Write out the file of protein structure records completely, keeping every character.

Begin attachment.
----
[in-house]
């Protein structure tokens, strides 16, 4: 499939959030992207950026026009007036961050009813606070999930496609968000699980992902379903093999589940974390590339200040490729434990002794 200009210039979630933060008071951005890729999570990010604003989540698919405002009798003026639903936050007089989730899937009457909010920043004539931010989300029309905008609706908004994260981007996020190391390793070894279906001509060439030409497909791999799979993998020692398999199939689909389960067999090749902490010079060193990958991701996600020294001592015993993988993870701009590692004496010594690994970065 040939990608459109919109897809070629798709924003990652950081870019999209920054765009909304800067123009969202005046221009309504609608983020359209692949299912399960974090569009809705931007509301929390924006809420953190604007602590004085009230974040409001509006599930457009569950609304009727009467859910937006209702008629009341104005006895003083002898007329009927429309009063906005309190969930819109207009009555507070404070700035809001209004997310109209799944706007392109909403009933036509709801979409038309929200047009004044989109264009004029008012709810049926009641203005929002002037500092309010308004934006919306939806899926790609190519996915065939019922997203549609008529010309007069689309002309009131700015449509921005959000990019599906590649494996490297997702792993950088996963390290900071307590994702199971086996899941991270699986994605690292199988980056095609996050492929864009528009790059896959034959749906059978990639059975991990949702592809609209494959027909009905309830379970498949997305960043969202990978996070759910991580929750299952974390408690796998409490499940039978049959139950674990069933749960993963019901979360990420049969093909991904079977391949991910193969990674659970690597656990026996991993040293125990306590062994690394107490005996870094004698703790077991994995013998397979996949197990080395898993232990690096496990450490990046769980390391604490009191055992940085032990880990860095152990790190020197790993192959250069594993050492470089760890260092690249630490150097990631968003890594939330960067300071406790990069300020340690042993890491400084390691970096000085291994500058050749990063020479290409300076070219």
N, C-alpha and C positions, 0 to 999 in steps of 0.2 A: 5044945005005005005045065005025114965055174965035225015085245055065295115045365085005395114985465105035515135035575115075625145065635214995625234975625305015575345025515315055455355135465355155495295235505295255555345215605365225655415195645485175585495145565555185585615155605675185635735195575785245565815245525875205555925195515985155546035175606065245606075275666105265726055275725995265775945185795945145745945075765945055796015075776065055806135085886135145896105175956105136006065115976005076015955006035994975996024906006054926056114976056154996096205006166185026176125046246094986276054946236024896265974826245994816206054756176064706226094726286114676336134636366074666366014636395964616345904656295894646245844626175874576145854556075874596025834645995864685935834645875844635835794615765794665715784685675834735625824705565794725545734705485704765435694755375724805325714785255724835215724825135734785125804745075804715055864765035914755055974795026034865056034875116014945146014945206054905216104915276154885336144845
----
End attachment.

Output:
[in-house]
């Protein structure tokens, strides 16, 4: 499939959030992207950026026009007036961050009813606070999930496609968000699980992902379903093999589940974390590339200040490729434990002794 200009210039979630933060008071951005890729999570990010604003989540698919405002009798003026639903936050007089989730899937009457909010920043004539931010989300029309905008609706908004994260981007996020190391390793070894279906001509060439030409497909791999799979993998020692398999199939689909389960067999090749902490010079060193990958991701996600020294001592015993993988993870701009590692004496010594690994970065 040939990608459109919109897809070629798709924003990652950081870019999209920054765009909304800067123009969202005046221009309504609608983020359209692949299912399960974090569009809705931007509301929390924006809420953190604007602590004085009230974040409001509006599930457009569950609304009727009467859910937006209702008629009341104005006895003083002898007329009927429309009063906005309190969930819109207009009555507070404070700035809001209004997310109209799944706007392109909403009933036509709801979409038309929200047009004044989109264009004029008012709810049926009641203005929002002037500092309010308004934006919306939806899926790609190519996915065939019922997203549609008529010309007069689309002309009131700015449509921005959000990019599906590649494996490297997702792993950088996963390290900071307590994702199971086996899941991270699986994605690292199988980056095609996050492929864009528009790059896959034959749906059978990639059975991990949702592809609209494959027909009905309830379970498949997305960043969202990978996070759910991580929750299952974390408690796998409490499940039978049959139950674990069933749960993963019901979360990420049969093909991904079977391949991910193969990674659970690597656990026996991993040293125990306590062994690394107490005996870094004698703790077991994995013998397979996949197990080395898993232990690096496990450490990046769980390391604490009191055992940085032990880990860095152990790190020197790993192959250069594993050492470089760890260092690249630490150097990631968003890594939330960067300071406790990069300020340690042993890491400084390691970096000085291994500058050749990063020479290409300076070219």
N, C-alpha and C positions, 0 to 999 in steps of 0.2 A: 5044945005005005005045065005025114965055174965035225015085245055065295115045365085005395114985465105035515135035575115075625145065635214995625234975625305015575345025515315055455355135465355155495295235505295255555345215605365225655415195645485175585495145565555185585615155605675185635735195575785245565815245525875205555925195515985155546035175606065245606075275666105265726055275725995265775945185795945145745945075765945055796015075776065055806135085886135145896105175956105136006065115976005076015955006035994975996024906006054926056114976056154996096205006166185026176125046246094986276054946236024896265974826245994816206054756176064706226094726286114676336134636366074666366014636395964616345904656295894646245844626175874576145854556075874596025834645995864685935834645875844635835794615765794665715784685675834735625824705565794725545734705485704765435694755375724805325714785255724835215724825135734785125804745075804715055864765035914755055974795026034865056034875116014945146014945206054905216104915276154885336144845